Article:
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Dungeness Crab: Pride of the West Coast Fleet

by Jay Harlow

San Francisco's Fisherman's Wharf is a landing spot for many kinds of seafoods, but a glance at the big sign overlooking the tourist parking lot (or at the smaller signs posted around the city pointing the way to the wharf) gives a clue to which is most important. Both signs feature the distinctive shape of Dungeness crab, one of the treasures of the West Coast fish market, and the symbol of the Golden Gate fishing industry.

Most of the year, but especially in winter, the air around the wharf carries the scent of crabs boiling in large outdoor pots, to be sold in walk-away crab cocktails, or taken home to serve as simple cracked crab. Inside the nearby restaurants, they may be combined with other seafoods in a thick tomato-based stew called cioppino, or as chunks of crab meat heaped on top of a salad with Louis dressing. A few blocks away in Chinatown, dozens of fish markets and restaurants keep crabs alive in saltwater tanks until the last minute, ready to be steamed Cantonese style with ginger and scallions or stir-fried with black bean sauce.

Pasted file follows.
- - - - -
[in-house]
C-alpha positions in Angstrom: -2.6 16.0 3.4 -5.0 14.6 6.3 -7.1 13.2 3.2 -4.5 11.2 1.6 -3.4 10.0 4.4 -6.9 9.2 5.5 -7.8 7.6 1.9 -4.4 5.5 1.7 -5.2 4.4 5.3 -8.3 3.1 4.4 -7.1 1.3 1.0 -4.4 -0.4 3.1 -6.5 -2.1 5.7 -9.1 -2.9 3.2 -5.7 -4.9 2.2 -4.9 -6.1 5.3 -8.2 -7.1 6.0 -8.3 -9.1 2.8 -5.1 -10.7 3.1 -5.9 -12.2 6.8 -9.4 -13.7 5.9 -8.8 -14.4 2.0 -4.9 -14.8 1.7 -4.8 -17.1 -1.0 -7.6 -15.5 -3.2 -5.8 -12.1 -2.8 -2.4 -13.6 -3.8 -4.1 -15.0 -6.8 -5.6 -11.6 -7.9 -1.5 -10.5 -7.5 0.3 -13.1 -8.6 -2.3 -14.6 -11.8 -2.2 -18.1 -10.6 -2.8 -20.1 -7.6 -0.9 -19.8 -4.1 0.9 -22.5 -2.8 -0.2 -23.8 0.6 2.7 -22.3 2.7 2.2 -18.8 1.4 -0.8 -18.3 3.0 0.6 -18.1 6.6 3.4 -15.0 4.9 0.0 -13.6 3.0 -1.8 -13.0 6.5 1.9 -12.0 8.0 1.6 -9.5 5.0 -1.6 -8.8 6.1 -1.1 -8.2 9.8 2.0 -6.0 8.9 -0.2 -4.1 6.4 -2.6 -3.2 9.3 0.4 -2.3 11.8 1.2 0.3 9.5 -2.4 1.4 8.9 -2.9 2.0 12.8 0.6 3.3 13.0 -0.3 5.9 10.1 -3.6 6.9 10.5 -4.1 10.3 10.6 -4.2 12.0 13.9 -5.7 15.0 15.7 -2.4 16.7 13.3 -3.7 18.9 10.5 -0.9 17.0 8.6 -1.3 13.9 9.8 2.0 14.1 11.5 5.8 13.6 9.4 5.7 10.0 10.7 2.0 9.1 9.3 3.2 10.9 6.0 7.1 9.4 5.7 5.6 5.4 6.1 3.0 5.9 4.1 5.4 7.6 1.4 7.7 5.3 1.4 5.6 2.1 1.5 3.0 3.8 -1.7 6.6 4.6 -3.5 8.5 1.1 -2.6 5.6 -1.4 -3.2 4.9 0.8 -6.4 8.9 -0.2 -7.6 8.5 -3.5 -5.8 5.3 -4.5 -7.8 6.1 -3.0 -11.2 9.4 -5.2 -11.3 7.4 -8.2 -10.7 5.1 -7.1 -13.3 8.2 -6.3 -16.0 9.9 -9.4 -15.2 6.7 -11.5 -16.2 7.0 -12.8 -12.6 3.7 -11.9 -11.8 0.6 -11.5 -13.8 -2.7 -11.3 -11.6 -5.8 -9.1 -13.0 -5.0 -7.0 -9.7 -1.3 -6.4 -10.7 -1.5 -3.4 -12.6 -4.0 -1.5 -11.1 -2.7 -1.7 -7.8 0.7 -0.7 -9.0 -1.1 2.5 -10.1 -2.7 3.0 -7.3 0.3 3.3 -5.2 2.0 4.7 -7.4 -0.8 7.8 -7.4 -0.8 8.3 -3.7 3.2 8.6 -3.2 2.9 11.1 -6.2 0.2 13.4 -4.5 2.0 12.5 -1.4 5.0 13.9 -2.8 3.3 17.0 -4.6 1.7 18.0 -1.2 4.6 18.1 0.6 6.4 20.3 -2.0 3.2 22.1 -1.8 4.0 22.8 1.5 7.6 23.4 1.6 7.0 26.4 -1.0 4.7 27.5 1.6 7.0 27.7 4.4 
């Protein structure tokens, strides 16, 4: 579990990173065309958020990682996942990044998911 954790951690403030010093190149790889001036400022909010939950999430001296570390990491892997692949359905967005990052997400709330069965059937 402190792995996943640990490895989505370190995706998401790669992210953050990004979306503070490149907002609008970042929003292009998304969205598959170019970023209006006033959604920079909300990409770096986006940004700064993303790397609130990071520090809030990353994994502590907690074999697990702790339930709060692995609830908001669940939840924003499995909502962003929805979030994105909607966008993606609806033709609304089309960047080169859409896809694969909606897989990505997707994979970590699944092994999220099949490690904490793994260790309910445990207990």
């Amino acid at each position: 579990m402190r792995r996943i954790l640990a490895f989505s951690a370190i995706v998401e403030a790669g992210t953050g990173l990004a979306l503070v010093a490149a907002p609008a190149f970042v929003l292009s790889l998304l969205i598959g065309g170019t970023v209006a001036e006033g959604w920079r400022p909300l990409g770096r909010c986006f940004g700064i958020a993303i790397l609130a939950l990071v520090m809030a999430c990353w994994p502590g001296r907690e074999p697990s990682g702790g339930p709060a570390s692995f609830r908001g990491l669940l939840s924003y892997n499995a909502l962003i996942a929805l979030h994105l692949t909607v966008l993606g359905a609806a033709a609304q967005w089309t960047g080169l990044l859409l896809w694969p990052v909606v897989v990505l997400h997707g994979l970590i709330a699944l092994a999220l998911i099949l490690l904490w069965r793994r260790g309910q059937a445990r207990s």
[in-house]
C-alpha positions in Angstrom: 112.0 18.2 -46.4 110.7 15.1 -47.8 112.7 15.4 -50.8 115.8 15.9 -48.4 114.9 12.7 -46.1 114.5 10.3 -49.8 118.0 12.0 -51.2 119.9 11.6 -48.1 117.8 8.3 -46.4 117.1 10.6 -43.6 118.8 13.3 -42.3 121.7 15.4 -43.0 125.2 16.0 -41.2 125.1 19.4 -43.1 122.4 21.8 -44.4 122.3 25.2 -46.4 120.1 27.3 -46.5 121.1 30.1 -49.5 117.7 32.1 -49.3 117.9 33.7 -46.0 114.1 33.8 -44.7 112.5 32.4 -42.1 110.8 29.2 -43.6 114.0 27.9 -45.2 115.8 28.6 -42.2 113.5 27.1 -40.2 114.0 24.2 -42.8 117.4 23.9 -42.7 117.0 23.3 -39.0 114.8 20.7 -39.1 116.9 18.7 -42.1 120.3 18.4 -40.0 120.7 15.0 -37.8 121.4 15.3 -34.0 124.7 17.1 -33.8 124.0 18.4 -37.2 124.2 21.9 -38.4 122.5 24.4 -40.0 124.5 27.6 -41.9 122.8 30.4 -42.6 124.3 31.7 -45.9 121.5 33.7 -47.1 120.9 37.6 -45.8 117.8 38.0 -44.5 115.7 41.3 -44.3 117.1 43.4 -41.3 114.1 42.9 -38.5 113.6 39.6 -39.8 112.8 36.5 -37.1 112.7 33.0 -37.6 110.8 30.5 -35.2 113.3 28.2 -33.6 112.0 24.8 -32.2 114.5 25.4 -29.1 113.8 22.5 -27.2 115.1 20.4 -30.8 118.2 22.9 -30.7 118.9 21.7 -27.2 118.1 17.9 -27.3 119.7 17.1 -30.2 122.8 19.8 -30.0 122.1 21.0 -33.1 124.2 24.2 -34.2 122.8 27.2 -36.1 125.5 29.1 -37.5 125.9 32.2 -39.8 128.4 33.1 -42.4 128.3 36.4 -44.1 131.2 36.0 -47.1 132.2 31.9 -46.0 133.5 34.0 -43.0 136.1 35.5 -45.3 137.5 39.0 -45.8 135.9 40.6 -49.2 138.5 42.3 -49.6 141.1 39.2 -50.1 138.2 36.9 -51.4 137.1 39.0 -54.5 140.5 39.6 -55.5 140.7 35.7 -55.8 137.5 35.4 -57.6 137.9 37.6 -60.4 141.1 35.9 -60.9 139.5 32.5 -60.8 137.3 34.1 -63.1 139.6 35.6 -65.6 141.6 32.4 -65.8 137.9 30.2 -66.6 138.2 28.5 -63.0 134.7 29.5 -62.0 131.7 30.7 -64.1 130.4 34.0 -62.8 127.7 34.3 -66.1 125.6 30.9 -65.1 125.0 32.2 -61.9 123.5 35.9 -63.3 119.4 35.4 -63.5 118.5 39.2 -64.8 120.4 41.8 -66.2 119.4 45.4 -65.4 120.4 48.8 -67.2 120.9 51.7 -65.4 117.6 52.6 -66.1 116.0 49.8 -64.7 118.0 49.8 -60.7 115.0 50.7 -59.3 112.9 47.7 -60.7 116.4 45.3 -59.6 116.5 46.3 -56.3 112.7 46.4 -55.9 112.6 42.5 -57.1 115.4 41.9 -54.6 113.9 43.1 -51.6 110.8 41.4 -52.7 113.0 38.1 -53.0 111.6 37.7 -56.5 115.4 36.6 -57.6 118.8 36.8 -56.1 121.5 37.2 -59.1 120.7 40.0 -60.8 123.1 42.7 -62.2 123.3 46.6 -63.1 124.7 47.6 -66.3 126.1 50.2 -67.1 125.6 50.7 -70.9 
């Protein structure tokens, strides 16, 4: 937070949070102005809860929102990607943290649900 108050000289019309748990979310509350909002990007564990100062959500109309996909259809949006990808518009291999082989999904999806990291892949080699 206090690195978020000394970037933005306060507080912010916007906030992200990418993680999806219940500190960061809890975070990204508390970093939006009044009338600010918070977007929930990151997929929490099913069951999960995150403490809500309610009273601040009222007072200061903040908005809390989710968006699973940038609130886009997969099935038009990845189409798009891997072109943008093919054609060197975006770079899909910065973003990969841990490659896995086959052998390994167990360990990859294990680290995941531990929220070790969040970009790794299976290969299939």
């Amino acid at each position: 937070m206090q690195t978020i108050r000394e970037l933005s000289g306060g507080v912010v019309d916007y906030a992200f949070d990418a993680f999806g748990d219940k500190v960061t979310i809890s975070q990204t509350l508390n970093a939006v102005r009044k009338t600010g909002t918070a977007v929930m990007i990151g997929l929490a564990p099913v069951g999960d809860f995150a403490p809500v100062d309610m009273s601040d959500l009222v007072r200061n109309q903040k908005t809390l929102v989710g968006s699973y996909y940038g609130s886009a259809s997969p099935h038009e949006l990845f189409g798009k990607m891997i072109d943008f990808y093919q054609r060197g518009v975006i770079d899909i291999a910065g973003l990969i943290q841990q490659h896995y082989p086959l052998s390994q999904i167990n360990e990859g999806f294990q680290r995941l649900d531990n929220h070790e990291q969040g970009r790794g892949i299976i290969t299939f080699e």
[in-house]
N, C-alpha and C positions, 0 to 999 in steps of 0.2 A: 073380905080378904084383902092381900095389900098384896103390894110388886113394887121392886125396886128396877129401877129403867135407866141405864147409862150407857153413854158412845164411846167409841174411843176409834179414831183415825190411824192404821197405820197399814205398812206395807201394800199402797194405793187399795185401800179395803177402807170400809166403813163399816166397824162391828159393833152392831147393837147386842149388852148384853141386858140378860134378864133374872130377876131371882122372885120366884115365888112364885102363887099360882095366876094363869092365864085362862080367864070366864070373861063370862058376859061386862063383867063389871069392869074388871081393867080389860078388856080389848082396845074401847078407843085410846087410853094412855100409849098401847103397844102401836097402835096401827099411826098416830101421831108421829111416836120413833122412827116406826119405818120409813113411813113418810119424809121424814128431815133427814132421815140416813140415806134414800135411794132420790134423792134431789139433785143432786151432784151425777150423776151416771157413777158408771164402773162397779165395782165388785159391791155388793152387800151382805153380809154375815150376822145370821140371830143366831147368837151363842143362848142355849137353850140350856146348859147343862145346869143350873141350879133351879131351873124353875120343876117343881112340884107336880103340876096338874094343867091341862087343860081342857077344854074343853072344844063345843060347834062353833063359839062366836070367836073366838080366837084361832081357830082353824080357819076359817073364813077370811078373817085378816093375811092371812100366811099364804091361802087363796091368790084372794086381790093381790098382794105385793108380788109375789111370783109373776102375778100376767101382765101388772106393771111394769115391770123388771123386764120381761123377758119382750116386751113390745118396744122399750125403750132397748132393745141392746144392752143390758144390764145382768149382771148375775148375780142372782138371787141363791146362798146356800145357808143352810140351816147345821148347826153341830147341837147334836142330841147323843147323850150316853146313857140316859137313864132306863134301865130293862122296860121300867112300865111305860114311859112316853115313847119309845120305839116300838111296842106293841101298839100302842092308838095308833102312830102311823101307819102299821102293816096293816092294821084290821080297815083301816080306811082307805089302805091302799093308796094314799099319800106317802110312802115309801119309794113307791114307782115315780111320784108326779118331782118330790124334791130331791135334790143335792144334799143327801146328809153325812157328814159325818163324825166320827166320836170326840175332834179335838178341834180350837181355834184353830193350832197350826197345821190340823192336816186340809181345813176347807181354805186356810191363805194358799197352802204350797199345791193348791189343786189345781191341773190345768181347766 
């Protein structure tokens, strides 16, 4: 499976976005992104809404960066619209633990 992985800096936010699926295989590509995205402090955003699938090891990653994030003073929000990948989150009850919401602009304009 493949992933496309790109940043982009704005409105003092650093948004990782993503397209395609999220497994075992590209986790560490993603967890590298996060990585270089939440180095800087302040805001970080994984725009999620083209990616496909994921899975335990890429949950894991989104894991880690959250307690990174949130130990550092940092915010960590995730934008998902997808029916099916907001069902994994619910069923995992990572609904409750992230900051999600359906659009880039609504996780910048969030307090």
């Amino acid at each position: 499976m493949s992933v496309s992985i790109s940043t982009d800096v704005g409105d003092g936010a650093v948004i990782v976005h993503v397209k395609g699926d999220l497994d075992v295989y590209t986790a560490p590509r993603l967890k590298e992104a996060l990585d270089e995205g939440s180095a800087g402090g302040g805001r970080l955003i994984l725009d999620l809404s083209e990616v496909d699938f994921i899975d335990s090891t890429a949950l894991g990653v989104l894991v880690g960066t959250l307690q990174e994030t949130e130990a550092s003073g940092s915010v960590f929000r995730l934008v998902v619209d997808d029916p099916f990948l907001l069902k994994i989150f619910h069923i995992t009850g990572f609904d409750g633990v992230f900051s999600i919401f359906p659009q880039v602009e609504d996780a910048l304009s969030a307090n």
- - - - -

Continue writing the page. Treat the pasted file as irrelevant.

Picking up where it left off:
Native to coastal waters from southern California to the Aleutians, Dungeness crab (Cancer magister) is the main commercial crab species south of Alaska, with important landings in nearly every fishing port north of Santa Barbara. It's a fairly large species, weighing about a pound and a quarter apiece in the minimum legal size (6-1/4 inches across the carapace, or upper shell) and running up to about 3 pounds. Most of the catch is consumed close to home, but some gets shipped to other parts of the country both fresh and frozen.